The President and the Good King Dagobert

It is suggested that the good President Biden called off one air strike in Syria after being told in extremis that a woman and a couple of children were near the planned impact (Gordon Lubold et al., “Biden Called Off Strike on a Second Military Target in Syria Last Week,” Wall Street Journal, March 4, 2021), just the opposite of what happened in the movie Eye in the Sky. I suspect that Joe Biden is, in private life, a decent human being. But he has some potential, prefigured in his previous politician’s life, to be a monster in politics. Jason Brennan argues in Against Democracy (Princeton University Press, 2016) that “politics makes us worse.”

But there are two related lessons of the aborted Syria strike that are perhaps less immediately obvious.

The first one is that simple people like to think that their ruler is good. “If only the king (or the Party) knew what’s happening, he would stop it.” Biden didn’t let it happen because he is a good ruler. That may bring to mind—or at least to the mind of a critical Frenchman—the French nursery rhyme “Le bon roi Dagobert” (The Good King Dagobert), in reference to the 7th-century monarch. Interestingly enough, though, the song was composed to mock royalty a few decades before the French Revolution of 1789, that is, before the French replaced a weak king with a series of strong dictators—what frequently happens in revolutions.

Trusting the rulers is an old habit of mankind, probably deeply embedded in our brains by evolution just like, according to Nobel economist Friedrich Hayek, tribal instincts are. In this perspective, the “Great Society” (to use Hayek’s formula) requires that we reject our tribal instincts in favor of an abstract and impersonal order based on individual liberty.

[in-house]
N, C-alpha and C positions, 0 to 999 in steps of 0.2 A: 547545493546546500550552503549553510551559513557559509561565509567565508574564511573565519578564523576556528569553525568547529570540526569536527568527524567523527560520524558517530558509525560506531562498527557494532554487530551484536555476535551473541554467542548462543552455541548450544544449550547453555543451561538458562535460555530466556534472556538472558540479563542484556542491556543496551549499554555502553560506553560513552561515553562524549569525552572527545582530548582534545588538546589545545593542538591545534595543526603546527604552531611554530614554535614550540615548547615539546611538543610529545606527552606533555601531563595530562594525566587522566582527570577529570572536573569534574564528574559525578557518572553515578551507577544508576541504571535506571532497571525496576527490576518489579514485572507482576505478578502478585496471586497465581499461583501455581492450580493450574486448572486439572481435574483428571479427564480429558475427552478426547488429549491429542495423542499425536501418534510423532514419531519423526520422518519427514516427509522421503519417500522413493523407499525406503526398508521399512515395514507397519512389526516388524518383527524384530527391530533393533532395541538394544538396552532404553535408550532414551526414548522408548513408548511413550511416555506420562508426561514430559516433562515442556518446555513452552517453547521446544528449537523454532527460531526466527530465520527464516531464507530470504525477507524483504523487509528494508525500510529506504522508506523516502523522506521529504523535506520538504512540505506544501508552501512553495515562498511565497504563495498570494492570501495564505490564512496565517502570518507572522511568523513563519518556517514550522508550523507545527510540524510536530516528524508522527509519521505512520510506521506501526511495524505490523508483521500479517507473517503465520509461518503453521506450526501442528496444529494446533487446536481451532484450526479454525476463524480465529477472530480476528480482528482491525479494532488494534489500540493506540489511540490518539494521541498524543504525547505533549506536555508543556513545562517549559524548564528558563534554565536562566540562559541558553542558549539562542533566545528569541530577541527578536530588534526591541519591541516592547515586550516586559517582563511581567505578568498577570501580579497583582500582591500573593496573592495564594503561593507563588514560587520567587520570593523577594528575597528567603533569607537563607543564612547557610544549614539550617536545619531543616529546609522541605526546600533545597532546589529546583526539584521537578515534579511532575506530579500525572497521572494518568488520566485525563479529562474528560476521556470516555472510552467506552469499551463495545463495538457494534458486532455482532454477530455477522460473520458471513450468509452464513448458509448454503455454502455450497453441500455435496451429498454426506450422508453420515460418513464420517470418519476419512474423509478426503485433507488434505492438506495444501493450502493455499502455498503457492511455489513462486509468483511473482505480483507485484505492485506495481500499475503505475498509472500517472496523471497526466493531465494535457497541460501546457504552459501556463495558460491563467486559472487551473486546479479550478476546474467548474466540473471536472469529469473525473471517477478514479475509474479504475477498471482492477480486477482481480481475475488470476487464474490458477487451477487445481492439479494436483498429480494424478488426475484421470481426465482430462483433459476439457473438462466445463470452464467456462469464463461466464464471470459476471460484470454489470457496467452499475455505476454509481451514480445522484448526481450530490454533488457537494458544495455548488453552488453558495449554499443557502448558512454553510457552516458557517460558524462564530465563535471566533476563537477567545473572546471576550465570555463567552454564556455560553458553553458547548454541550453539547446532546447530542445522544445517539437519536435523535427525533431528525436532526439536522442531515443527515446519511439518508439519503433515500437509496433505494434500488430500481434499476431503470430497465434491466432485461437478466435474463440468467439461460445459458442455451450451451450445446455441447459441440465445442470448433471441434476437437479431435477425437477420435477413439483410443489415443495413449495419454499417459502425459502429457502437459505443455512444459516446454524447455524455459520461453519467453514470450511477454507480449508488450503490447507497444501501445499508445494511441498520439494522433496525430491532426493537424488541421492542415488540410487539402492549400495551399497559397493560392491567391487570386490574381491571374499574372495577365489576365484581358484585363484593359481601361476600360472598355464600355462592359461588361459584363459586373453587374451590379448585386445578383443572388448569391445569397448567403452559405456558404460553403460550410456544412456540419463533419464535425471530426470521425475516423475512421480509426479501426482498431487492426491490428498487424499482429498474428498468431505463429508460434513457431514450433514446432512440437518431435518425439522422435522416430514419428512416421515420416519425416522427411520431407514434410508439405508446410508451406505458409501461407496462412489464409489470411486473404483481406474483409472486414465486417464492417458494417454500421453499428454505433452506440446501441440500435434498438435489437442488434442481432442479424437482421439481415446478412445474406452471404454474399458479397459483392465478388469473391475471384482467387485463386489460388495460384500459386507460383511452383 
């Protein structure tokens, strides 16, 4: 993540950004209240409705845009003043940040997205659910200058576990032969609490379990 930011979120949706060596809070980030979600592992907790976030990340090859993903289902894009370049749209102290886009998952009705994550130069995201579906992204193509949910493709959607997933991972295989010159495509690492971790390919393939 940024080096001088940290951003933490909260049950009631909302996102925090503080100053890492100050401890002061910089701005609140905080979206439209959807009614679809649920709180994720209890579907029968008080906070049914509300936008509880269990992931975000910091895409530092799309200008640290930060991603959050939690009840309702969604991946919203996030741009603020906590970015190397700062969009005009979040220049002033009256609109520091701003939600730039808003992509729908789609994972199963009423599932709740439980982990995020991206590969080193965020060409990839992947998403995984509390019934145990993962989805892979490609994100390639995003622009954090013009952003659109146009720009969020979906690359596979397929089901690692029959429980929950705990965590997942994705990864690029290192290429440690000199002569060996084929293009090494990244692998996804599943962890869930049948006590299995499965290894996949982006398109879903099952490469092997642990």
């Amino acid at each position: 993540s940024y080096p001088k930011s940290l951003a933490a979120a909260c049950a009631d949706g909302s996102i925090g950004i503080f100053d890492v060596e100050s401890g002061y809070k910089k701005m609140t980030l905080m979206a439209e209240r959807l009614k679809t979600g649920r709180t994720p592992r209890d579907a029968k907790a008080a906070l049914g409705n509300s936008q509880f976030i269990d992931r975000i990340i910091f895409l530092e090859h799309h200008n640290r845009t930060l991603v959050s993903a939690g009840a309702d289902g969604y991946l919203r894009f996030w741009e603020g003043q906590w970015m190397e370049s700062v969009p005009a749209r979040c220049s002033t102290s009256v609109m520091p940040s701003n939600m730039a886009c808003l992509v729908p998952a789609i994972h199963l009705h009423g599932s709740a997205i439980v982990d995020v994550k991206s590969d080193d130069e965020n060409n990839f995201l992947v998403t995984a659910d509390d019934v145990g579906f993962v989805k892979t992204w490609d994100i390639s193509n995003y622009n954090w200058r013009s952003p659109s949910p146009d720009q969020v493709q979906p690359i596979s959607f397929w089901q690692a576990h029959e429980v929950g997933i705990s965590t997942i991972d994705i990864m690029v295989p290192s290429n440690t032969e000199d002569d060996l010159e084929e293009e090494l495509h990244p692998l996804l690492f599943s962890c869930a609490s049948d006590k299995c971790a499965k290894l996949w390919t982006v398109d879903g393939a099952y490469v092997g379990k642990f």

Despite the glitch of 1789, we can view the Enlightenment—including the Scottish Enlightenment of David Hume and Adam Smith—as a major step towards Hayek’s Great Society. The American Revolution was another step. But can mankind stop trusting its supposedly benevolent rulers? This is a crucial question, especially pressing in our troubled times. James Buchanan, the Nobel economist whose work in “constitutional political economy” was devoted to the liberal ideal although in another perspective than Hayek’s, ended up sharing the latter’s pessimism. In a Public Choice article published a few years before his death, Buchanan wrote:

The thirst or desire for freedom, and responsibility, is perhaps not nearly so universal as so many post-Enlightenment philosophers have assumed.

Perhaps many people do want their security guaranteed and their lives ruled by a good king Dagobert?

The second lesson illustrated by the cancelled strike is that it is in the state’s interest to have its subjects believe that the king or democratic ruler is good and benevolent. (In a state that is not perfectly autocratic, “the state’s interest” means the result of the interactions between politicians, courtiers, and government bureaucrats.) It is thus in the state’s interest to reveal, embellish, or leak instances of the rulers’ goodness. Isn’t there a good chance that the Syria incident was leaked under orders from our good king Dagobert?

Even under a constitutional—that is, limited—government, the belief in a good ruler is dangerous because it can disarm essential mistrust. As often, Anthony de Jasay found the way to put a related but more general problem in a few unforgettable words:

Self-imposed limits on sovereign power can disarm mistrust, but provide no guarantee of liberty and property beyond those afforded by the balance between state and private force.

This suggests many other questions. Stay tuned.

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